Sadhguru goes on to talk about everything we see and experience is a reflection of us. We experience everything internally, not externally. So internally is where the shift needs to happen for me.
Sadhguru’s words hit me hard. In a good way though. I understood what he was saying. Triggers themselves often feel like nonconsensual bondage. I get so tired of it. I want to be in a good place but once triggered, the depression hits too. It’s difficult to come out of.
Last week, in therapy, I learned that there are four types of motivation people experience. I am intrinsic. Motivated internally. But I am also the questioning intrinsic. Meaning that if I can’t see the merit in what’s being said or what needs to be done, I won’t be motivated to take action. The thing I’m acting on has to make logical sense and has to come from a place of integrity or I won’t do it.
What this has meant for me is that until recently, I’ve not been able to be motivated when it comes to not allowing these trauma causing types to affect me. And that’s because I couldn’t see their abuse as a form of slavery.
But it is. And I’ve been in nonconsensual bondage by these types for a very long time.
The truth is, these abusive types have no power. I’ve been giving power to them by allowing them to affect me. And this is tough considering the behavior specifically is what triggers me.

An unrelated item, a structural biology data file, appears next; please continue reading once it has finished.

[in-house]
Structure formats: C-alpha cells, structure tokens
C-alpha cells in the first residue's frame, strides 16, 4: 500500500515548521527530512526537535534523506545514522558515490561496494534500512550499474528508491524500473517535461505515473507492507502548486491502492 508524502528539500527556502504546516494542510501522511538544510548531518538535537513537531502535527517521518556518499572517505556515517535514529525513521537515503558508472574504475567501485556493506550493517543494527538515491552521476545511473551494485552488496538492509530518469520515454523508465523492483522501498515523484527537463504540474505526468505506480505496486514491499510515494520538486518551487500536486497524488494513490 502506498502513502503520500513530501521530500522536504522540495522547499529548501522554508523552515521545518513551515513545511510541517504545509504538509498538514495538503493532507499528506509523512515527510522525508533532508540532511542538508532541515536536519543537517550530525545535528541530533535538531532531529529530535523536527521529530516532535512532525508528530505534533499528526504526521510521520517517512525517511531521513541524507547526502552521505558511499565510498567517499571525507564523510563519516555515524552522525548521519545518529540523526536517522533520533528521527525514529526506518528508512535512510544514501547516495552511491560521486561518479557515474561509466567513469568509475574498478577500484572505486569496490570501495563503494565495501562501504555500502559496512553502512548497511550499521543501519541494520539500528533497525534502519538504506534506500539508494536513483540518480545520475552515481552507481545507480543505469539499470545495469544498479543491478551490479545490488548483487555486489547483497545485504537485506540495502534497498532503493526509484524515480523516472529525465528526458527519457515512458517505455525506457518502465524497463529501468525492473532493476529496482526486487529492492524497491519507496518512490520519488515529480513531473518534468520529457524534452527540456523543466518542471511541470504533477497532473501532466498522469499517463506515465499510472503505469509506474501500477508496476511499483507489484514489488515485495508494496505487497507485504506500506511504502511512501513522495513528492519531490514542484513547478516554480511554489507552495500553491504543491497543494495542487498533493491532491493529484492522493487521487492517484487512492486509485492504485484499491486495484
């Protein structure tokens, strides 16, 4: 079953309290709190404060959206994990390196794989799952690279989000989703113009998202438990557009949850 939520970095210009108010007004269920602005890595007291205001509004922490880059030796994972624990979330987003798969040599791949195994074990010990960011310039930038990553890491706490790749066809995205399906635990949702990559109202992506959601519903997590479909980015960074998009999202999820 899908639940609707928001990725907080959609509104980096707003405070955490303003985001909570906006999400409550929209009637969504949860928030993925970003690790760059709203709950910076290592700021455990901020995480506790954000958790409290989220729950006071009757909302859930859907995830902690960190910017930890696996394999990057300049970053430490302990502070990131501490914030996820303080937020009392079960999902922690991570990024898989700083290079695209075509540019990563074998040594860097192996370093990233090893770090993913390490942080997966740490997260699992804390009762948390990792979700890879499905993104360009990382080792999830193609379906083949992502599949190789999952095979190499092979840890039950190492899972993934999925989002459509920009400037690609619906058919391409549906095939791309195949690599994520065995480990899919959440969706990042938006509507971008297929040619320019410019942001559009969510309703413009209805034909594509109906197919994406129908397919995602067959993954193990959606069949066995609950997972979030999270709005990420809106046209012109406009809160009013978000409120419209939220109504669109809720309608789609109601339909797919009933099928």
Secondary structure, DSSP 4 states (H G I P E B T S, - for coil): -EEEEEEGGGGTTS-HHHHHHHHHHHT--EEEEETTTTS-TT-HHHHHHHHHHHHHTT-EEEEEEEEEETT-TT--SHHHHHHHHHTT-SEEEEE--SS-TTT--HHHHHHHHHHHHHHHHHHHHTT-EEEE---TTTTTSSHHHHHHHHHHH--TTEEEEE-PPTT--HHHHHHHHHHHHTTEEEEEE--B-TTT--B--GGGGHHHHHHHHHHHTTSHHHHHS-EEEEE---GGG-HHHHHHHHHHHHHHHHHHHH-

I now see why I have to shift this all internally. I refuse to live in bondage to these types of people. Their only power has been that once I’m traumatized and shutting down, I’m complacent and more easily controlled. But this ends now. No one has my permission to affect me in such a manner.
Now that I have this internal motivation, I can shift how long I live in the place of triggering and trauma. Sadhguru helped me connect all of this. His words helped me to see that I’ve been living in this place of nonconsensual bondage—slavery—to these very abusive types of people. And I won’t allow it any longer.
This becomes harder when I’m triggered because the behavior in question does trigger me. But how long I stay in that state that is up to me. The less time I live in the place of being traumatized, the less this behavior will affect me. The less it affects me overall, the easier it will be to stop being triggered by it in the first place.